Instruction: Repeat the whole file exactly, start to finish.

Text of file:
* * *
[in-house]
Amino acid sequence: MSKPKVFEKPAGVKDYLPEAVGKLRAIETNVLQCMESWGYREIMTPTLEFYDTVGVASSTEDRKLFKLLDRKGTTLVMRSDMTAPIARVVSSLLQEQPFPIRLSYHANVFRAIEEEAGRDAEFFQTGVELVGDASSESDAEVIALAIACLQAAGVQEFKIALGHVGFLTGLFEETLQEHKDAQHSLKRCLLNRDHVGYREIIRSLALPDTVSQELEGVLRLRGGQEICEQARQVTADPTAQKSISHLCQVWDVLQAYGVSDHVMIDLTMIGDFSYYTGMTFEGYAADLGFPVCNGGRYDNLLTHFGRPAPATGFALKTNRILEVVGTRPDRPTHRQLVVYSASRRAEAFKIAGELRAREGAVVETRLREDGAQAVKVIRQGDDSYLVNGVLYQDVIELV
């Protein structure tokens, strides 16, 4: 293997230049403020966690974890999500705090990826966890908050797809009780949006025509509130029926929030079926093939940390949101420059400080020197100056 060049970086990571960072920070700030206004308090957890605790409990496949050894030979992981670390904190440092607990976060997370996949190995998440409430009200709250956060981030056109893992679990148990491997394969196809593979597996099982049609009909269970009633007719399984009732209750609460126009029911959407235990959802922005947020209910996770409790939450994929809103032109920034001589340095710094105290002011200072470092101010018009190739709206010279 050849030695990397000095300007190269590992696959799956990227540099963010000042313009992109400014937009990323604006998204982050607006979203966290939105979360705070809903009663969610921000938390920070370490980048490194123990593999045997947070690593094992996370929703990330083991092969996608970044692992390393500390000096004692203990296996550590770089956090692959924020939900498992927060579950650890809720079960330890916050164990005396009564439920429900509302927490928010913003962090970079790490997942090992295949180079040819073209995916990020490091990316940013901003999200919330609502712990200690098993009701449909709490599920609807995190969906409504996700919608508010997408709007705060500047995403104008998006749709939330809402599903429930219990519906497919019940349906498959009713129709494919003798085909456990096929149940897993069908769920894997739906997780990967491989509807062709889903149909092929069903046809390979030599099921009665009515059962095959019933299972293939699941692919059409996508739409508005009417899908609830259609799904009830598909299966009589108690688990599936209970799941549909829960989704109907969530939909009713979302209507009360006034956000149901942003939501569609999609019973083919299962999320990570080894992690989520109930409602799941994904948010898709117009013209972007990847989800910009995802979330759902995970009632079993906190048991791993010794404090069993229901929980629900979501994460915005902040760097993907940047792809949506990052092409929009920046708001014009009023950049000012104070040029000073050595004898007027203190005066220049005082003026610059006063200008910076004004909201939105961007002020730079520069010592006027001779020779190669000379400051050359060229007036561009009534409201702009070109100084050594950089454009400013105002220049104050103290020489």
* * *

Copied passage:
[in-house]
Amino acid sequence: MSKPKVFEKPAGVKDYLPEAVGKLRAIETNVLQCMESWGYREIMTPTLEFYDTVGVASSTEDRKLFKLLDRKGTTLVMRSDMTAPIARVVSSLLQEQPFPIRLSYHANVFRAIEEEAGRDAEFFQTGVELVGDASSESDAEVIALAIACLQAAGVQEFKIALGHVGFLTGLFEETLQEHKDAQHSLKRCLLNRDHVGYREIIRSLALPDTVSQELEGVLRLRGGQEICEQARQVTADPTAQKSISHLCQVWDVLQAYGVSDHVMIDLTMIGDFSYYTGMTFEGYAADLGFPVCNGGRYDNLLTHFGRPAPATGFALKTNRILEVVGTRPDRPTHRQLVVYSASRRAEAFKIAGELRAREGAVVETRLREDGAQAVKVIRQGDDSYLVNGVLYQDVIELV
């Protein structure tokens, strides 16, 4: 293997230049403020966690974890999500705090990826966890908050797809009780949006025509509130029926929030079926093939940390949101420059400080020197100056 060049970086990571960072920070700030206004308090957890605790409990496949050894030979992981670390904190440092607990976060997370996949190995998440409430009200709250956060981030056109893992679990148990491997394969196809593979597996099982049609009909269970009633007719399984009732209750609460126009029911959407235990959802922005947020209910996770409790939450994929809103032109920034001589340095710094105290002011200072470092101010018009190739709206010279 050849030695990397000095300007190269590992696959799956990227540099963010000042313009992109400014937009990323604006998204982050607006979203966290939105979360705070809903009663969610921000938390920070370490980048490194123990593999045997947070690593094992996370929703990330083991092969996608970044692992390393500390000096004692203990296996550590770089956090692959924020939900498992927060579950650890809720079960330890916050164990005396009564439920429900509302927490928010913003962090970079790490997942090992295949180079040819073209995916990020490091990316940013901003999200919330609502712990200690098993009701449909709490599920609807995190969906409504996700919608508010997408709007705060500047995403104008998006749709939330809402599903429930219990519906497919019940349906498959009713129709494919003798085909456990096929149940897993069908769920894997739906997780990967491989509807062709889903149909092929069903046809390979030599099921009665009515059962095959019933299972293939699941692919059409996508739409508005009417899908609830259609799904009830598909299966009589108690688990599936209970799941549909829960989704109907969530939909009713979302209507009360006034956000149901942003939501569609999609019973083919299962999320990570080894992690989520109930409602799941994904948010898709117009013209972007990847989800910009995802979330759902995970009632079993906190048991791993010794404090069993229901929980629900979501994460915005902040760097993907940047792809949506990052092409929009920046708001014009009023950049000012104070040029000073050595004898007027203190005066220049005082003026610059006063200008910076004004909201939105961007002020730079520069010592006027001779020779190669000379400051050359060229007036561009009534409201702009070109100084050594950089454009400013105002220049104050103290020489």